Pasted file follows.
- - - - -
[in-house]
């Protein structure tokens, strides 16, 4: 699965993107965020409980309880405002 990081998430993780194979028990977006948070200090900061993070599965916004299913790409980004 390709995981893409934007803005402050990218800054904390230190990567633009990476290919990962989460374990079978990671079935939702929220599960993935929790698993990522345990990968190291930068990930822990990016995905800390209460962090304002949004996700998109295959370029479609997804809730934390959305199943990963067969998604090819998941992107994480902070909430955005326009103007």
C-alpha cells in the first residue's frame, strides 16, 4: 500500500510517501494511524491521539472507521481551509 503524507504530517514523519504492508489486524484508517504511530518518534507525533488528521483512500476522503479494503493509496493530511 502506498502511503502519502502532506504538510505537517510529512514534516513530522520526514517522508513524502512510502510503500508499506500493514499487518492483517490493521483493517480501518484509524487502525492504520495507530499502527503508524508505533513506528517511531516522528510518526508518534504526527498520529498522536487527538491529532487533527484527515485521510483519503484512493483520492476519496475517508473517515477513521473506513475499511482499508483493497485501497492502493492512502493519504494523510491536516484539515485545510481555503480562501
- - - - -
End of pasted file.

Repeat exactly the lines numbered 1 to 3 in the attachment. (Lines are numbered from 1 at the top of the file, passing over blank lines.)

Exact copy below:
[in-house]
């Protein structure tokens, strides 16, 4: 699965993107965020409980309880405002 990081998430993780194979028990977006948070200090900061993070599965916004299913790409980004 390709995981893409934007803005402050990218800054904390230190990567633009990476290919990962989460374990079978990671079935939702929220599960993935929790698993990522345990990968190291930068990930822990990016995905800390209460962090304002949004996700998109295959370029479609997804809730934390959305199943990963067969998604090819998941992107994480902070909430955005326009103007």
C-alpha cells in the first residue's frame, strides 16, 4: 500500500510517501494511524491521539472507521481551509 503524507504530517514523519504492508489486524484508517504511530518518534507525533488528521483512500476522503479494503493509496493530511 502506498502511503502519502502532506504538510505537517510529512514534516513530522520526514517522508513524502512510502510503500508499506500493514499487518492483517490493521483493517480501518484509524487502525492504520495507530499502527503508524508505533513506528517511531516522528510518526508518534504526527498520529498522536487527538491529532487533527484527515485521510483519503484512493483520492476519496475517508473517515477513521473506513475499511482499508483493497485501497492502493492512502493519504494523510491536516484539515485545510481555503480562501